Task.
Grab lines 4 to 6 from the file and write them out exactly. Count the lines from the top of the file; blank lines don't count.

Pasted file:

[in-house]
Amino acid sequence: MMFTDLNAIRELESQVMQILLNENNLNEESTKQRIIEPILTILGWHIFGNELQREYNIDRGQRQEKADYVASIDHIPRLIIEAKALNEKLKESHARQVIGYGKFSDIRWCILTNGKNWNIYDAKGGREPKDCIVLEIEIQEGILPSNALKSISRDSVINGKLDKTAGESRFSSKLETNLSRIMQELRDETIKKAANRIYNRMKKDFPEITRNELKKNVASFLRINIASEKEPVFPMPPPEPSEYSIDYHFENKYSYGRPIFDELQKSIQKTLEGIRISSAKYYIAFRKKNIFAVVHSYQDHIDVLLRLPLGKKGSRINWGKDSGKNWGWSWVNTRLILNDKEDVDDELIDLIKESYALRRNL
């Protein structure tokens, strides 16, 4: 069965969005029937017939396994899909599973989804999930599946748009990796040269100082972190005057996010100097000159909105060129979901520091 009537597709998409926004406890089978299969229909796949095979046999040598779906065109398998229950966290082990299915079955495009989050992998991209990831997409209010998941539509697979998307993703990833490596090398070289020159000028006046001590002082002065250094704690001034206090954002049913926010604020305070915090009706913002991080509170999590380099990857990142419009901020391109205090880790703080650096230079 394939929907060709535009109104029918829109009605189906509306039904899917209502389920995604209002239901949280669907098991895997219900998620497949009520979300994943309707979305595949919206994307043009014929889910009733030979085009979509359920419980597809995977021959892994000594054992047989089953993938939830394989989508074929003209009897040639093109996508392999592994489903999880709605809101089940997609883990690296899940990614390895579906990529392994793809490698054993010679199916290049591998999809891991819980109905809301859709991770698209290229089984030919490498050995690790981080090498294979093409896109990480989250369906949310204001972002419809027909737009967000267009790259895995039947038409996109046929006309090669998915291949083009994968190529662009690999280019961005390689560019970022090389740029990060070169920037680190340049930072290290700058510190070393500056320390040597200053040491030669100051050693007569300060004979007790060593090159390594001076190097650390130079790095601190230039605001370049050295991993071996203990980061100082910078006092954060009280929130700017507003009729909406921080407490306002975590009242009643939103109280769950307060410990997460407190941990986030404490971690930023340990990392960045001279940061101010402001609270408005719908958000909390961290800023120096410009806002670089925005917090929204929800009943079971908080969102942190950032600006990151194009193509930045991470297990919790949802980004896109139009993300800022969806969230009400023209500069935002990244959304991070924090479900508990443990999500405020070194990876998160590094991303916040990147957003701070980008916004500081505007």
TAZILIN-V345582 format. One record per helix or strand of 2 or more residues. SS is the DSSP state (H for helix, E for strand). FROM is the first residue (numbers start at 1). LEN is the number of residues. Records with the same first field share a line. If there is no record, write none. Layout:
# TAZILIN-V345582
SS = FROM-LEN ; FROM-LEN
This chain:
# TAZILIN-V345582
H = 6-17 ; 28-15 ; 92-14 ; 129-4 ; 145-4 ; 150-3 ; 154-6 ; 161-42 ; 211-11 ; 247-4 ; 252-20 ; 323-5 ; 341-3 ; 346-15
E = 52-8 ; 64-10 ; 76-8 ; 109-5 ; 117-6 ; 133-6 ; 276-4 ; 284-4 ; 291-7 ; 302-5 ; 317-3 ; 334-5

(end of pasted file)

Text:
TAZILIN-V345582 format. One record per helix or strand of 2 or more residues. SS is the DSSP state (H for helix, E for strand). FROM is the first residue (numbers start at 1). LEN is the number of residues. Records with the same first field share a line. If there is no record, write none. Layout:
# TAZILIN-V345582
SS = FROM-LEN ; FROM-LEN